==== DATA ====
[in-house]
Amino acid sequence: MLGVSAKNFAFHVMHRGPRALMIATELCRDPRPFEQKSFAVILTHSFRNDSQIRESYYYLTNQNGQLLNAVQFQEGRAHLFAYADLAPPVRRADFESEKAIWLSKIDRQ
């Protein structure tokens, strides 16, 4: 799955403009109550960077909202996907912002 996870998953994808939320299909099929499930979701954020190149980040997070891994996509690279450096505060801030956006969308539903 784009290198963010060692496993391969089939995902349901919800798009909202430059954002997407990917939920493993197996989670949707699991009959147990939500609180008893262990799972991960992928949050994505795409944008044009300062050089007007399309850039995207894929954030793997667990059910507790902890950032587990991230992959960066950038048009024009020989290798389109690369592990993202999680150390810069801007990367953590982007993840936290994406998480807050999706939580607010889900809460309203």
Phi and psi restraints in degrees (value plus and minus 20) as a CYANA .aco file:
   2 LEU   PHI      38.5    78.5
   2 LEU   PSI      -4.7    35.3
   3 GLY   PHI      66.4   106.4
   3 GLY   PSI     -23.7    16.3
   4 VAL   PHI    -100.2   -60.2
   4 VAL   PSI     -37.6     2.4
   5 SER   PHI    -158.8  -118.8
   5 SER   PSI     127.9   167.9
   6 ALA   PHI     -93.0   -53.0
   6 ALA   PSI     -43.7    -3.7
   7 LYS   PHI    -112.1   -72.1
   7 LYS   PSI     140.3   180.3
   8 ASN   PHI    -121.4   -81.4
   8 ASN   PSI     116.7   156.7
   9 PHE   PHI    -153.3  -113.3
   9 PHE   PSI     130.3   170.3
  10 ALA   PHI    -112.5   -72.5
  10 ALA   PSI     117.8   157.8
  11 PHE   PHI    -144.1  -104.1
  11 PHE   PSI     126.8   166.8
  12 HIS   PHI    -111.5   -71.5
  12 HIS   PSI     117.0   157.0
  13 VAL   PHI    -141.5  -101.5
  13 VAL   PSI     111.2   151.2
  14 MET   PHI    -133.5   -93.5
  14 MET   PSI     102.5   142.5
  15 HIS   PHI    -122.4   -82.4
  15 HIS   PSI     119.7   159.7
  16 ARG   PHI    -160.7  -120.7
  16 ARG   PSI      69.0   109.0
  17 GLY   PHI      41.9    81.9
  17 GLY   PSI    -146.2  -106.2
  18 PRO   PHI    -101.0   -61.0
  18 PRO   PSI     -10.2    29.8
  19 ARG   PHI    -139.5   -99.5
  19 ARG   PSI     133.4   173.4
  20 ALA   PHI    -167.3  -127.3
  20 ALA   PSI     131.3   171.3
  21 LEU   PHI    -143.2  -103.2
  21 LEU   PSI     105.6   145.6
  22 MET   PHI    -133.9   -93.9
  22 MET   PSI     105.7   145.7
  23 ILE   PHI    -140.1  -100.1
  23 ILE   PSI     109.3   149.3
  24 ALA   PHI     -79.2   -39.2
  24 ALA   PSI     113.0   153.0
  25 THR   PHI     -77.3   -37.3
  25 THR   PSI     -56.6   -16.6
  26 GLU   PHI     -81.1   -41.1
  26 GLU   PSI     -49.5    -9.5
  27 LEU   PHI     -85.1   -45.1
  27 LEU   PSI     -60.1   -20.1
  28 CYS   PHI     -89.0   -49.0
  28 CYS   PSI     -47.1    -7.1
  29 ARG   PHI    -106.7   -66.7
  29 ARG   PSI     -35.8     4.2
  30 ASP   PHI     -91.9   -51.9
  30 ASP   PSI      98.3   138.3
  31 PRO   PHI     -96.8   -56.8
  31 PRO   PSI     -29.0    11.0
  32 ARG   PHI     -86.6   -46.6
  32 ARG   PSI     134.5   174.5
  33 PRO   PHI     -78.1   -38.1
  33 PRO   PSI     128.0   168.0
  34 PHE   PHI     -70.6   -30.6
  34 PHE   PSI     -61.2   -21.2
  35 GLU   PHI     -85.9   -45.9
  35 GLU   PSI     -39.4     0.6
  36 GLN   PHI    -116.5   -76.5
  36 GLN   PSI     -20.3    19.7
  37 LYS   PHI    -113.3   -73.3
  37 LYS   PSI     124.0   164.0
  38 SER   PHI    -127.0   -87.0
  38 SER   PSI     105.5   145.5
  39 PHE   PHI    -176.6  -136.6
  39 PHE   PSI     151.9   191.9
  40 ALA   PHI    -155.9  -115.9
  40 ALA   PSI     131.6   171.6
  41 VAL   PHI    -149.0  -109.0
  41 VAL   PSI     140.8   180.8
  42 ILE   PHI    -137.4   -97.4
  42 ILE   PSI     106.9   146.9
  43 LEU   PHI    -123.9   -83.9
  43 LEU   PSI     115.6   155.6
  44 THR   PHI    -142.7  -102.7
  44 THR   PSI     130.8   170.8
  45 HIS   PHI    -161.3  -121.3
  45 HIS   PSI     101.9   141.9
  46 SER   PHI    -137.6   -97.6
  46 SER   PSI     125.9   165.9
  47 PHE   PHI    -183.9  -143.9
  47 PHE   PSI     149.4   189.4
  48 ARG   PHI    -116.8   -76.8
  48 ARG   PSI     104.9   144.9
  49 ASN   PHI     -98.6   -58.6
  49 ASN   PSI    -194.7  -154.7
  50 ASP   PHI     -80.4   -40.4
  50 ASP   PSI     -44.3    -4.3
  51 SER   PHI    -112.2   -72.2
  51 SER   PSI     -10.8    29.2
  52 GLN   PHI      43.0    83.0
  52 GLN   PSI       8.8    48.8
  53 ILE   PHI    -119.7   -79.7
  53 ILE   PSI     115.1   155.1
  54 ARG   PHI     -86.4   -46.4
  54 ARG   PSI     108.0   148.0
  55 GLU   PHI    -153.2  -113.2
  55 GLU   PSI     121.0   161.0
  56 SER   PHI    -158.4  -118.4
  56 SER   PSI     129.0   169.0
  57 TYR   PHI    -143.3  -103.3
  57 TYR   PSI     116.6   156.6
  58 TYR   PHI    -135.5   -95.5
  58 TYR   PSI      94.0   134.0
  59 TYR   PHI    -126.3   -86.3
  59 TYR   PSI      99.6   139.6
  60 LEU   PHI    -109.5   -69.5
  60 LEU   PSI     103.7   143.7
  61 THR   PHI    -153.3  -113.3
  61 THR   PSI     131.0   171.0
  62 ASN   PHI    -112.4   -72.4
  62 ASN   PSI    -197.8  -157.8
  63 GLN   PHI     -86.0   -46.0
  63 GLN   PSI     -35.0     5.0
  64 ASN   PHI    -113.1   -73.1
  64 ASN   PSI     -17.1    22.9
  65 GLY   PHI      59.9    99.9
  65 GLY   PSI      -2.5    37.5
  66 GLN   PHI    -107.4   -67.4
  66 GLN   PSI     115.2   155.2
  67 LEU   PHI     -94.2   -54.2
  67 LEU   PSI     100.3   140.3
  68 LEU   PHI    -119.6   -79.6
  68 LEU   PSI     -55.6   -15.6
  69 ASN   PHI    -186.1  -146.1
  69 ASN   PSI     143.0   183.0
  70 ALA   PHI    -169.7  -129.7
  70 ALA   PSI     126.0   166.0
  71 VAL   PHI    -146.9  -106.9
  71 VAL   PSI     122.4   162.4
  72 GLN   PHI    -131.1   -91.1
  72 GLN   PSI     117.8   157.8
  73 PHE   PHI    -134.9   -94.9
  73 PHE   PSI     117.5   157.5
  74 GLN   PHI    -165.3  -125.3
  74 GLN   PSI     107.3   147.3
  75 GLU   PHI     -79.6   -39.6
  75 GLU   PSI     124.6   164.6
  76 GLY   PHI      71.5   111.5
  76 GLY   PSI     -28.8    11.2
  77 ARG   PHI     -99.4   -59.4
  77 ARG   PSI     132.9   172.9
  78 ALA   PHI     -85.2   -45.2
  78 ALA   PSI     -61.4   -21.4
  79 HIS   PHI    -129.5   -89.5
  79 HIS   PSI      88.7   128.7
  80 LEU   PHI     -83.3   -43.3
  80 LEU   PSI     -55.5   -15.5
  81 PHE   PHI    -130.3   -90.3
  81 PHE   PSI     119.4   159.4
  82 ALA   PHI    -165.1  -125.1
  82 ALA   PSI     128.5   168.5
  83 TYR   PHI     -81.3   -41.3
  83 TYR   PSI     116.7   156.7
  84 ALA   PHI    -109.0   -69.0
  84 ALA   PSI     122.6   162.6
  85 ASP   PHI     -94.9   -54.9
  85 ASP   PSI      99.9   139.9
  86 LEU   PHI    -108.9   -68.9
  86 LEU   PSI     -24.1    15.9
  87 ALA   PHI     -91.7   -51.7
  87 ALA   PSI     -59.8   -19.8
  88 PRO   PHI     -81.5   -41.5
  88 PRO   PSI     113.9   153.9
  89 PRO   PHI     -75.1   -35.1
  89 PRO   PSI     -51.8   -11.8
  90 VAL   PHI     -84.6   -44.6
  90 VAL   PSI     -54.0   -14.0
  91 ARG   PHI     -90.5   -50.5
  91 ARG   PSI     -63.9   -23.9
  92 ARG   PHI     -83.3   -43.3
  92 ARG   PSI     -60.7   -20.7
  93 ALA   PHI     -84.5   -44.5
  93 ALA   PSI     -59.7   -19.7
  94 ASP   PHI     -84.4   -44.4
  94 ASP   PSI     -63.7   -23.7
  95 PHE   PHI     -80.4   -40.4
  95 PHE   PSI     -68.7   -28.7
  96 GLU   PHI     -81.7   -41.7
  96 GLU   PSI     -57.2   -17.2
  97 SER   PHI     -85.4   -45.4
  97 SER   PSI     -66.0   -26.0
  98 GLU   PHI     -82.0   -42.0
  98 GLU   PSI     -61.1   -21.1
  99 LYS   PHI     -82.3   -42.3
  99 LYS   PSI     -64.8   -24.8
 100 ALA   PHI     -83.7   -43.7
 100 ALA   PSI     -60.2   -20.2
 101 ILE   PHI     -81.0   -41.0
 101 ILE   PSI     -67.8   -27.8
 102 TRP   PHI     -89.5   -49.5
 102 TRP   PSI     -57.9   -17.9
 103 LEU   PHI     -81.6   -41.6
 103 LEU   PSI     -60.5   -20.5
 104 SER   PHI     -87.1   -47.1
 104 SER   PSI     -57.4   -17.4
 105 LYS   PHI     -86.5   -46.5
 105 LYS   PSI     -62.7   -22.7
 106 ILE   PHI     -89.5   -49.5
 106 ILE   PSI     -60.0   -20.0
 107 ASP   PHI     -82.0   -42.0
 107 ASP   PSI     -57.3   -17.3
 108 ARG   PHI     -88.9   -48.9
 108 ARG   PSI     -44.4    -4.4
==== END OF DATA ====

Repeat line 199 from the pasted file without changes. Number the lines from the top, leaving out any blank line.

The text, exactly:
  99 LYS   PHI     -82.3   -42.3